Chicago institute helps those with catastrophic injuries get their GEDs

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The current employment market is extremely tight, especially for those who are not fully prepared to compete for jobs. (WLS)

The current employment market is extremely tight, especially for those who are not fully prepared to compete for jobs. The Rehabilitation Institute of Chicago is trying to address that issue with a program they just started.

It is a problem they've seen first-hand at the rehabilitation institute as they try to get clients ready to face the world again after a catastrophic injury. They are taking a new approach to preparing people to enter the work-force both physically and intellectually.

At his work-out at the Rehabilitation Institute of Chicago, you can tell Leo Leyva is a determined young man. He's had to be since his life changed a few years ago.

"My injury, it's just, you know, victim of gun violence but survivor of gun violence as well. It's just pretty tough," Leyva says.

So tough that Leo dropped out of Clemente High School after suffering a spinal cord injury and before earning his diploma.

"A few years later, I decided to go to community college to try and get my GED there, but somehow it was so, it took like forever. So then, afterwards, I decided not to go," he says.

Now Leo is back on the road to getting his GED, thanks to a new program at the RIC, designed especially for young people like him.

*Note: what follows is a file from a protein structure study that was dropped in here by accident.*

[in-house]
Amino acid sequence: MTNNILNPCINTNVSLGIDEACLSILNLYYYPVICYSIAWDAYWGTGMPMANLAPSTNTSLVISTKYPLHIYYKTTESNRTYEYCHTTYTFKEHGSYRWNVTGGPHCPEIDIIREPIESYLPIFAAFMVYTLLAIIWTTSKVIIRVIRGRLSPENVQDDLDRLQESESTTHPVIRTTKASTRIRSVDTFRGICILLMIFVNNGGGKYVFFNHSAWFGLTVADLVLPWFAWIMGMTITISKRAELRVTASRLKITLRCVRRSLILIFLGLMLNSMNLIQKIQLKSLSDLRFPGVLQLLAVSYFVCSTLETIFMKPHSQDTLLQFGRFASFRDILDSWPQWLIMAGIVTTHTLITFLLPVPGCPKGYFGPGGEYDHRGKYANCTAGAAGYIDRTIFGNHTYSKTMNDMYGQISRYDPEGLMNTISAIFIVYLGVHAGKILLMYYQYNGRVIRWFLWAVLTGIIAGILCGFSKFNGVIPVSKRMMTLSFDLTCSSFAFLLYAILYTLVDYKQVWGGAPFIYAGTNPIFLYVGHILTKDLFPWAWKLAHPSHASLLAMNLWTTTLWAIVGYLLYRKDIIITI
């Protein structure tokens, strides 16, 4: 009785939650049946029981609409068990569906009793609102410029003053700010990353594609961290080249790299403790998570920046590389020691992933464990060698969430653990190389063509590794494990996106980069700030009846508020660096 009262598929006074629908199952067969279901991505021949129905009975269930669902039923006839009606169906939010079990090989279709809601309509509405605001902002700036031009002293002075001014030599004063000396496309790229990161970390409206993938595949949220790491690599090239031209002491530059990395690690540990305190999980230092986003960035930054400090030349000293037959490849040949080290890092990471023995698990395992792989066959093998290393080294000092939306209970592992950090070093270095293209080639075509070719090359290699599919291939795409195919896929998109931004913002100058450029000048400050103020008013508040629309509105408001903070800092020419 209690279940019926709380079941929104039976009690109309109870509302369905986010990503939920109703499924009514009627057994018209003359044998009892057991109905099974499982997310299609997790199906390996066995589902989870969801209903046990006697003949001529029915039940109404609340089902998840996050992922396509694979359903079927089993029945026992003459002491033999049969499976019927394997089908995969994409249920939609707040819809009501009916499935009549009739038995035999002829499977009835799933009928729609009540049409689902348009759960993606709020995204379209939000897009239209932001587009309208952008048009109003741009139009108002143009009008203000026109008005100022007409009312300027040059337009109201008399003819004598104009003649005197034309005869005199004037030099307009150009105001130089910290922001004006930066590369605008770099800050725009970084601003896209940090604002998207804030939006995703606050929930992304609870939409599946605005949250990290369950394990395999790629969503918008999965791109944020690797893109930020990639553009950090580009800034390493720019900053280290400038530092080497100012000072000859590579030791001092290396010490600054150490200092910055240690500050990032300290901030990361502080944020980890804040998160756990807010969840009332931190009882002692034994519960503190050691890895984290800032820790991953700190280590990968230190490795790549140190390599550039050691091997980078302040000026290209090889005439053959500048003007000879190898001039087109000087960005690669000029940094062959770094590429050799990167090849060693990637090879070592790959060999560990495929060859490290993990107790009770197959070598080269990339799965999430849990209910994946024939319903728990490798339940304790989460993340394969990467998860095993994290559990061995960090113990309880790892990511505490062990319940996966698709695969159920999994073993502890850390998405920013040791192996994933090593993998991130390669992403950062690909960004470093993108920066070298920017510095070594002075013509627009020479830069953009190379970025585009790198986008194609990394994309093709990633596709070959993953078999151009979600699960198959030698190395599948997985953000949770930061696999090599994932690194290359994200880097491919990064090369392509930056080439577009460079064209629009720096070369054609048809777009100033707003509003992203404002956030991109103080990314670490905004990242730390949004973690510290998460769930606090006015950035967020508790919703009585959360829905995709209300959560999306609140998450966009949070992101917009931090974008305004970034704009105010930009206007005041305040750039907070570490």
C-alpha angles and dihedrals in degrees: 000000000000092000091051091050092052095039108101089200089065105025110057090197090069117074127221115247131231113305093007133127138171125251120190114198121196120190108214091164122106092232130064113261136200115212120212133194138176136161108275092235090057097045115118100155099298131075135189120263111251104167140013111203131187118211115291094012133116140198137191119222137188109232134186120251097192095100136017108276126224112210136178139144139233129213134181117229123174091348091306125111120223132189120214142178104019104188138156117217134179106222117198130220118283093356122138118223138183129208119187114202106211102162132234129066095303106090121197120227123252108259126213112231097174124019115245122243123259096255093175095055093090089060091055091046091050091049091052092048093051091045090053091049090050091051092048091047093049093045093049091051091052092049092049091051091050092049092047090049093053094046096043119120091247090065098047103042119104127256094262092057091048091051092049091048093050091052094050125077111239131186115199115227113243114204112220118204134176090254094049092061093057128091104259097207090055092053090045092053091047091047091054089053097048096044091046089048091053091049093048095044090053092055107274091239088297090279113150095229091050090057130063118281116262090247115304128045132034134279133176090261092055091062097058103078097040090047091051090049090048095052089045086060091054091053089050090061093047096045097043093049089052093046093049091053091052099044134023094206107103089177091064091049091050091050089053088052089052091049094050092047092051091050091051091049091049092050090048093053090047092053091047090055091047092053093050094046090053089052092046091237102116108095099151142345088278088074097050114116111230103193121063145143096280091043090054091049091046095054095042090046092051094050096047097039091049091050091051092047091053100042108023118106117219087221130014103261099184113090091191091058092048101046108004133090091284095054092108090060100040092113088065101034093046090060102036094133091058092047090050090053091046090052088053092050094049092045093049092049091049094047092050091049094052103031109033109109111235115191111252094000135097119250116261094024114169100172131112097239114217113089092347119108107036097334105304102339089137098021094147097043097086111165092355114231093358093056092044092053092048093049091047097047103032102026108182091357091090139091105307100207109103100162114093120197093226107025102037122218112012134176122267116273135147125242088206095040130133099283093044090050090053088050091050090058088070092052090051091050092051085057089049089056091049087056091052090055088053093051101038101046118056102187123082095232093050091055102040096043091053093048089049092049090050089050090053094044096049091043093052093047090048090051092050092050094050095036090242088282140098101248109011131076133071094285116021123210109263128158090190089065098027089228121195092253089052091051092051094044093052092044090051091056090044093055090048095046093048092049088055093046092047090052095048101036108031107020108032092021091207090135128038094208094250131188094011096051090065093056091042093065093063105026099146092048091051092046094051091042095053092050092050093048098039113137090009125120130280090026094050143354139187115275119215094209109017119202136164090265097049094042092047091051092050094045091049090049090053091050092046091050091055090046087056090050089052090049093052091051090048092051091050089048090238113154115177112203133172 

"Many times it's a stigma thing. You don't want to go back in a wheelchair when you've perhaps been somebody who us seen as a tough guy or somebody strong and virile. So it's a stigmatizing thing for people to go back in a wheelchair and very often they don't," says Pamelda Capraro, Rehabilitation Institute of Chicago.

About six months ago, the Rehabilitation Institute began helping with GED preparation, providing counseling and online classes as well as mentoring sessions with AARP volunteers. Dr. Frederic Robertson is a former police sergeant, educator and is now a chiropractor who works with Leo.

"Well, I've made a new friend that's much more than a textbook descriptive. You tell me how you want to learn and I'll see if I can help you learn it that way and it's become easier," Dr. Robertson says.

It's a self-paced program that's really just getting started, but around here they are already excited about the possibilities for some people who may have otherwise fallen through the cracks.

"My goal is to hopefully get more people in and help them graduate. And then hopefully help them find jobs so that they become economically self-sufficient," Capraro says.

"She actually told me about different people who she met and they were in wheelchairs too and they became successful. When she told me that I was like 'I got to get it done too. I want to be the next successful person,'" says Leyva.

Leo hopes to eventually become a pharmacist. He is a natural athlete who currently helps other RIC clients with their workouts.

This educational assistance is open to anyone with a spinal cord injury who wants to get their GED. You don't have to be a participant in any RIC program.

For more information, visit

To contact Pamela Capraro, Manager, Vocational Rehabilitation Counselor email
Related Topics:
educationdisabilitydisability issuesChicago - StreetervilleChicago - Lakeview
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